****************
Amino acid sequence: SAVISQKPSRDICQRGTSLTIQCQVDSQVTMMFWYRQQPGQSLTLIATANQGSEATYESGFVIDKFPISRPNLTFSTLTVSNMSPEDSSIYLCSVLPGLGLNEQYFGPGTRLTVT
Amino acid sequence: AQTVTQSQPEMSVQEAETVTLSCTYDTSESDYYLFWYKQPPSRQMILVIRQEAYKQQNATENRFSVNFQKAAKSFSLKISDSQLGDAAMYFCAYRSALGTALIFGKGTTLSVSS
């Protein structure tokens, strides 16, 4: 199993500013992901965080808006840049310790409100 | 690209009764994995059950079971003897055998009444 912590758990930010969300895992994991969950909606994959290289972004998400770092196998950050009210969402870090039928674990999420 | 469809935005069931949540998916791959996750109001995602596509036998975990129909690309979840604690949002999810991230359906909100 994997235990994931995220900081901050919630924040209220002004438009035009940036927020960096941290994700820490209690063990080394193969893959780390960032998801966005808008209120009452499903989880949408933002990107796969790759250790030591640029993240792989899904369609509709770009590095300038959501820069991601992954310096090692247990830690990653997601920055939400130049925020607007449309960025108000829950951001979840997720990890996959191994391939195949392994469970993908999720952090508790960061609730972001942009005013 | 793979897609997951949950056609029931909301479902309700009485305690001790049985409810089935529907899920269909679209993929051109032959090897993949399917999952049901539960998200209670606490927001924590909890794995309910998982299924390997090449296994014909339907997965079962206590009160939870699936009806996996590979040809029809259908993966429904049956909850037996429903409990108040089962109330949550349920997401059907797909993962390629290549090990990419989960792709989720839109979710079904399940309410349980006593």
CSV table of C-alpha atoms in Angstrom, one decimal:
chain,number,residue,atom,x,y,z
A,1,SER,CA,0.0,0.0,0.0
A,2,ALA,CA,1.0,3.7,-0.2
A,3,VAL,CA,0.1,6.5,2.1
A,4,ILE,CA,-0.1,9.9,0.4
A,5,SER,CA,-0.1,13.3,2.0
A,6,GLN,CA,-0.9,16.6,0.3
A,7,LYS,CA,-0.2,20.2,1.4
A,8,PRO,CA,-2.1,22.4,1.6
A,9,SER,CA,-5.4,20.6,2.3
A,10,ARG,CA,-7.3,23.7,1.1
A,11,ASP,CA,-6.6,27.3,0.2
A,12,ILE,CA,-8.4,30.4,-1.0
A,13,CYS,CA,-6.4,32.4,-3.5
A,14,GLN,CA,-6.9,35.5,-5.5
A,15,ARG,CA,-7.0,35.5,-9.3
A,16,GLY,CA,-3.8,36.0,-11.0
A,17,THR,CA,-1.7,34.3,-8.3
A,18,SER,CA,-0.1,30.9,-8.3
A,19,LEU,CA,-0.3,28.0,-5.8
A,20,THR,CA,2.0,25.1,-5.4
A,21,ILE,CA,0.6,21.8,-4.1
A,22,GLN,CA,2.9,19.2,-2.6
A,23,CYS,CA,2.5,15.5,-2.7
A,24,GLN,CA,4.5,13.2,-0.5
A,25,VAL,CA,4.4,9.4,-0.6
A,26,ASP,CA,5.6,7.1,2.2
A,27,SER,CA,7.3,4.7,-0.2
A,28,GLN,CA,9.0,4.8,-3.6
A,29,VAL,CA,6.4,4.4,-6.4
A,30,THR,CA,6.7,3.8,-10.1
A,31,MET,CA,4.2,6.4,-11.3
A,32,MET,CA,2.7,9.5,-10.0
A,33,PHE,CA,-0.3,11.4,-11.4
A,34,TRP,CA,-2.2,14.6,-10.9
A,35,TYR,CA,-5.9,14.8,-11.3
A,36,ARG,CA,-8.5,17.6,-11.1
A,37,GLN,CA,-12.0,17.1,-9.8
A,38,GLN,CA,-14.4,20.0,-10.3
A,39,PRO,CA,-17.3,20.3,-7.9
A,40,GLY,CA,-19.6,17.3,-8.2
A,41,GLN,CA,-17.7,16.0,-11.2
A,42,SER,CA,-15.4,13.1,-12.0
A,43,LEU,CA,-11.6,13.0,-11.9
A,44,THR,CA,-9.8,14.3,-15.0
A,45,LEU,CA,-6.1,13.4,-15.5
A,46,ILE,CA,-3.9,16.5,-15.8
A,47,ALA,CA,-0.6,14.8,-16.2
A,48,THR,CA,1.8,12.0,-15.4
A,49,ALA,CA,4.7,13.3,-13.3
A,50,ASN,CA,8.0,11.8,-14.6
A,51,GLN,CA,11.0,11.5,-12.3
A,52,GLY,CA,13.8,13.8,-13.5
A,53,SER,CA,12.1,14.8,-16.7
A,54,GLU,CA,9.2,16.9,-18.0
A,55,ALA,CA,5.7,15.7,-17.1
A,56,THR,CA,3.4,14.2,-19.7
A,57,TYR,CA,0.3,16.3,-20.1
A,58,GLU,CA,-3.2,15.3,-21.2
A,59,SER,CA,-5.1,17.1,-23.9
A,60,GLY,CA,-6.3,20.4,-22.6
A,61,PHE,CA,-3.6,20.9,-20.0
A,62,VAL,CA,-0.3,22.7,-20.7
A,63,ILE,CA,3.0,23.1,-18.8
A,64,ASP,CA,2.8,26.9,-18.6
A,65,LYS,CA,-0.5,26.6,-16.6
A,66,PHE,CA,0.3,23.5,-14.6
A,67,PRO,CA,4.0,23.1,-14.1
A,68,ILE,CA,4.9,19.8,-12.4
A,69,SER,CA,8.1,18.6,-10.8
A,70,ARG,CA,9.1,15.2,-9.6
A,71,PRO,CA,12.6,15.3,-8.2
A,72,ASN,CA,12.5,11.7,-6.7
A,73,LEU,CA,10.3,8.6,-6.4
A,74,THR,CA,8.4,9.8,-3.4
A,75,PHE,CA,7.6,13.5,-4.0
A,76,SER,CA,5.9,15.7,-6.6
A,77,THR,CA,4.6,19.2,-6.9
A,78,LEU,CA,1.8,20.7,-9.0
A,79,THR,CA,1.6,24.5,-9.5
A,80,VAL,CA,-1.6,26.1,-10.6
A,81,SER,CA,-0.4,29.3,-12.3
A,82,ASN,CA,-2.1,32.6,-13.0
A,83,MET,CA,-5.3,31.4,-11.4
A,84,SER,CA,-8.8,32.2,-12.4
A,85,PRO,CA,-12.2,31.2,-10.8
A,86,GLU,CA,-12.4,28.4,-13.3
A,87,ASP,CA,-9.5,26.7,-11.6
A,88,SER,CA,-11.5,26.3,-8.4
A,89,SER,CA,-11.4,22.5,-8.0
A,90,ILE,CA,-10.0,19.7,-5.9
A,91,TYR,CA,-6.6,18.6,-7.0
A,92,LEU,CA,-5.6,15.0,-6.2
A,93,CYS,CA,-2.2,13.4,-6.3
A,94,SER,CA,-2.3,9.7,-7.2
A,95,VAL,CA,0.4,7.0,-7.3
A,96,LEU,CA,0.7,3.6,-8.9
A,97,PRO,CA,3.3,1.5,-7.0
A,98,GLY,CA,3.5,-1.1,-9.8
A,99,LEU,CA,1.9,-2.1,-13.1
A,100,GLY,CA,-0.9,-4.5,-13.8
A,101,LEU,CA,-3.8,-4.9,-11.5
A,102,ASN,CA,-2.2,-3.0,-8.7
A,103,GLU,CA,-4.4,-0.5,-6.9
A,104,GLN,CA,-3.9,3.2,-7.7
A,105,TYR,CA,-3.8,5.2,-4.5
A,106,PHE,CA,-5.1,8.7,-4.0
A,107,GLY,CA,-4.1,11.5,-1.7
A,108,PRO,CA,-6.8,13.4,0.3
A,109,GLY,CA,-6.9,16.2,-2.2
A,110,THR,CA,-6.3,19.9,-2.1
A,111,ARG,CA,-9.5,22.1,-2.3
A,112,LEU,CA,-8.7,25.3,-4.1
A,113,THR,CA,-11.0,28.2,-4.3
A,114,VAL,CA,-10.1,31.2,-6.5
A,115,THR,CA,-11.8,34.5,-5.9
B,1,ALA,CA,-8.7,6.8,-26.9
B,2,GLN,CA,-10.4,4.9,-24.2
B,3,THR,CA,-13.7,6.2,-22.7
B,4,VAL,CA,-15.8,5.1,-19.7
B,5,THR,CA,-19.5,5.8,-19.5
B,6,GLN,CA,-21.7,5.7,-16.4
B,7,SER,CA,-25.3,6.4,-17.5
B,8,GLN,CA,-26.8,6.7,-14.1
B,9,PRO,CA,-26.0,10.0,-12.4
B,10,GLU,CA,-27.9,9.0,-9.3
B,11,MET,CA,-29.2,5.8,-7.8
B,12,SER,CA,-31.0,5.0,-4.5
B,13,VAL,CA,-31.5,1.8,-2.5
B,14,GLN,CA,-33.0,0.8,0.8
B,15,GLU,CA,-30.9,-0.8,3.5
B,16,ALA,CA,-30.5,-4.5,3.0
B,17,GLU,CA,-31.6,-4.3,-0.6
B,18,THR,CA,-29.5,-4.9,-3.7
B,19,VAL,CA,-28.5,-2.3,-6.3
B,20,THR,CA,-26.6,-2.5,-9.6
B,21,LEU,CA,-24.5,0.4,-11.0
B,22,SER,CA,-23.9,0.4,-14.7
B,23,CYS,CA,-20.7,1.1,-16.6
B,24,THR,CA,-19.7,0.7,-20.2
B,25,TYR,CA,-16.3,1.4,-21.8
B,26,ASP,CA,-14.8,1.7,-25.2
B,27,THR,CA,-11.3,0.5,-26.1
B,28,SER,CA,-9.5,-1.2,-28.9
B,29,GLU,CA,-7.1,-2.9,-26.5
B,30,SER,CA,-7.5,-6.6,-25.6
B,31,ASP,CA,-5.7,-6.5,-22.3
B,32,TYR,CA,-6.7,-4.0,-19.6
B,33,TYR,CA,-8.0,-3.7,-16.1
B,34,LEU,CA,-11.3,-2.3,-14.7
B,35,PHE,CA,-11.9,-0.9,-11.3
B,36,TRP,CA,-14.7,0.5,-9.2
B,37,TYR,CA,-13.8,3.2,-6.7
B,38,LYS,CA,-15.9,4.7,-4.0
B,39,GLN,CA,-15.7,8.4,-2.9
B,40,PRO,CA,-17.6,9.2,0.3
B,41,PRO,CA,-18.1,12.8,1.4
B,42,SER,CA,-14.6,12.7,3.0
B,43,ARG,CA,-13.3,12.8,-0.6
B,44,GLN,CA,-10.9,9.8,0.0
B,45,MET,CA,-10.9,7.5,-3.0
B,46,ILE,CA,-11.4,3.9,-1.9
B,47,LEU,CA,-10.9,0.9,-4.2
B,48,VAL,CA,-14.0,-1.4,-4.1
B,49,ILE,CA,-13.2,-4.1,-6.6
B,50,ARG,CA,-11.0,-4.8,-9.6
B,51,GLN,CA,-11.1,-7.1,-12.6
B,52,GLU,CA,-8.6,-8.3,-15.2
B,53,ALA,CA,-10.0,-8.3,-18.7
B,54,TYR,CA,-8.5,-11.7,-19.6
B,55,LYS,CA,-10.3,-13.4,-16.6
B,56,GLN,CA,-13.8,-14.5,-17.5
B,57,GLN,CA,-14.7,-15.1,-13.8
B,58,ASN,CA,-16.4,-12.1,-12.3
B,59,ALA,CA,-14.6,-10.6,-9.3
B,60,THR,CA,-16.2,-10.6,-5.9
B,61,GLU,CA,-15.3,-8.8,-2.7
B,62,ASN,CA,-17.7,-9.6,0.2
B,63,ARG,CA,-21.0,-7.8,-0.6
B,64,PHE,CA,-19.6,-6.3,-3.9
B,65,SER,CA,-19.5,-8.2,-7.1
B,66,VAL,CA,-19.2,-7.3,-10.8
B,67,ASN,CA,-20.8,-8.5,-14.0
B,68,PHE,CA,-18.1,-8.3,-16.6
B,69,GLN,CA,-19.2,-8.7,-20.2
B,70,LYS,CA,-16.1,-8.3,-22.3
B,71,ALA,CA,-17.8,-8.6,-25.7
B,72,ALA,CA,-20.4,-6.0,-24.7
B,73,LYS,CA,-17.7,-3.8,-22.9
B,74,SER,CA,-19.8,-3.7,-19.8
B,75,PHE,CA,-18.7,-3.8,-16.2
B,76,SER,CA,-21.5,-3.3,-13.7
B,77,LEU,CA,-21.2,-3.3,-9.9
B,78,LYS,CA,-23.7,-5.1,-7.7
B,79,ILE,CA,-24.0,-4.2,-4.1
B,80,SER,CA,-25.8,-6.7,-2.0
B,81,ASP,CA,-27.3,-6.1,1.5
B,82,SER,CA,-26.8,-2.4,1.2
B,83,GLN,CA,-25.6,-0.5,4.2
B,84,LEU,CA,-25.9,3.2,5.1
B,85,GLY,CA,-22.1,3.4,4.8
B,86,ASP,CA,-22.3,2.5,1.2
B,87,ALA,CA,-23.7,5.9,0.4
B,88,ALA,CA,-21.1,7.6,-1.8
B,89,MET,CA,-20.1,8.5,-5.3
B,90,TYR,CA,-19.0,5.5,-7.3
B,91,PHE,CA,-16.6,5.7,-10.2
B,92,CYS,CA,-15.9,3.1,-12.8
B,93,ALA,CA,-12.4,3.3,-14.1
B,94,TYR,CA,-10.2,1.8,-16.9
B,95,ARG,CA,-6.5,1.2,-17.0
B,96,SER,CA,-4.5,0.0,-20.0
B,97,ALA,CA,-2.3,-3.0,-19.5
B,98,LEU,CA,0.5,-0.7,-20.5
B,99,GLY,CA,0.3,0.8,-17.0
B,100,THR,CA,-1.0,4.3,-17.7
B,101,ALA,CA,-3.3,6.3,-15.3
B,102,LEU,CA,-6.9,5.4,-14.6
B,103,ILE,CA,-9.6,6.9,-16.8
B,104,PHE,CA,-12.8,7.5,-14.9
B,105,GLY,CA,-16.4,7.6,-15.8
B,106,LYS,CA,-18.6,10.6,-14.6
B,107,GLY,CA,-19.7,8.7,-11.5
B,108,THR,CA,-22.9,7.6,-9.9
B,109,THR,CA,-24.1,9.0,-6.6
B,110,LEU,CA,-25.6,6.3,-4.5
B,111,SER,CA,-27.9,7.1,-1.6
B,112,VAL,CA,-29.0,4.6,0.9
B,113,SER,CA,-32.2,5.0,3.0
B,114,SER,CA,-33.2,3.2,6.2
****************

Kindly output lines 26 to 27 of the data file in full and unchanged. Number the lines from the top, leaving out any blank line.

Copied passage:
A,21,ILE,CA,0.6,21.8,-4.1
A,22,GLN,CA,2.9,19.2,-2.6